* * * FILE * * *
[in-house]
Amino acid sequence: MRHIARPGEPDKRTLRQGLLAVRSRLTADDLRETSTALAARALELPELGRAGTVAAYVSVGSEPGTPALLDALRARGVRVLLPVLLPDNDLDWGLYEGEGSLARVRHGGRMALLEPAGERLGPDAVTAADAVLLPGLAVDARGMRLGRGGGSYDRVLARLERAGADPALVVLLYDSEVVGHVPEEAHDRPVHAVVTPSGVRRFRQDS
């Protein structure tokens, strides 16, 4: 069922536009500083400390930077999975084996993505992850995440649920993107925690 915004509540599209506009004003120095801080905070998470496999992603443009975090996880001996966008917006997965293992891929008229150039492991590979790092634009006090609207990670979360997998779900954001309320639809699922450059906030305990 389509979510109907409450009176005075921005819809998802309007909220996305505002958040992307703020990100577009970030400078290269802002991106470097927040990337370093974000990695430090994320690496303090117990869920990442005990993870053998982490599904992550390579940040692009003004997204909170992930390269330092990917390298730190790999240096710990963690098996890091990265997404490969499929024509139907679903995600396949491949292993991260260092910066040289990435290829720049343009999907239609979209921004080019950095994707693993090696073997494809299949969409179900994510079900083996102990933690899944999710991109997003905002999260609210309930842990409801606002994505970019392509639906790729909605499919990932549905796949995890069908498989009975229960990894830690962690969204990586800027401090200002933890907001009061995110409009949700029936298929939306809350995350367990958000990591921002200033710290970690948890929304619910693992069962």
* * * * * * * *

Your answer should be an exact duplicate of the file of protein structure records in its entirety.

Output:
[in-house]
Amino acid sequence: MRHIARPGEPDKRTLRQGLLAVRSRLTADDLRETSTALAARALELPELGRAGTVAAYVSVGSEPGTPALLDALRARGVRVLLPVLLPDNDLDWGLYEGEGSLARVRHGGRMALLEPAGERLGPDAVTAADAVLLPGLAVDARGMRLGRGGGSYDRVLARLERAGADPALVVLLYDSEVVGHVPEEAHDRPVHAVVTPSGVRRFRQDS
């Protein structure tokens, strides 16, 4: 069922536009500083400390930077999975084996993505992850995440649920993107925690 915004509540599209506009004003120095801080905070998470496999992603443009975090996880001996966008917006997965293992891929008229150039492991590979790092634009006090609207990670979360997998779900954001309320639809699922450059906030305990 389509979510109907409450009176005075921005819809998802309007909220996305505002958040992307703020990100577009970030400078290269802002991106470097927040990337370093974000990695430090994320690496303090117990869920990442005990993870053998982490599904992550390579940040692009003004997204909170992930390269330092990917390298730190790999240096710990963690098996890091990265997404490969499929024509139907679903995600396949491949292993991260260092910066040289990435290829720049343009999907239609979209921004080019950095994707693993090696073997494809299949969409179900994510079900083996102990933690899944999710991109997003905002999260609210309930842990409801606002994505970019392509639906790729909605499919990932549905796949995890069908498989009975229960990894830690962690969204990586800027401090200002933890907001009061995110409009949700029936298929939306809350995350367990958000990591921002200033710290970690948890929304619910693992069962």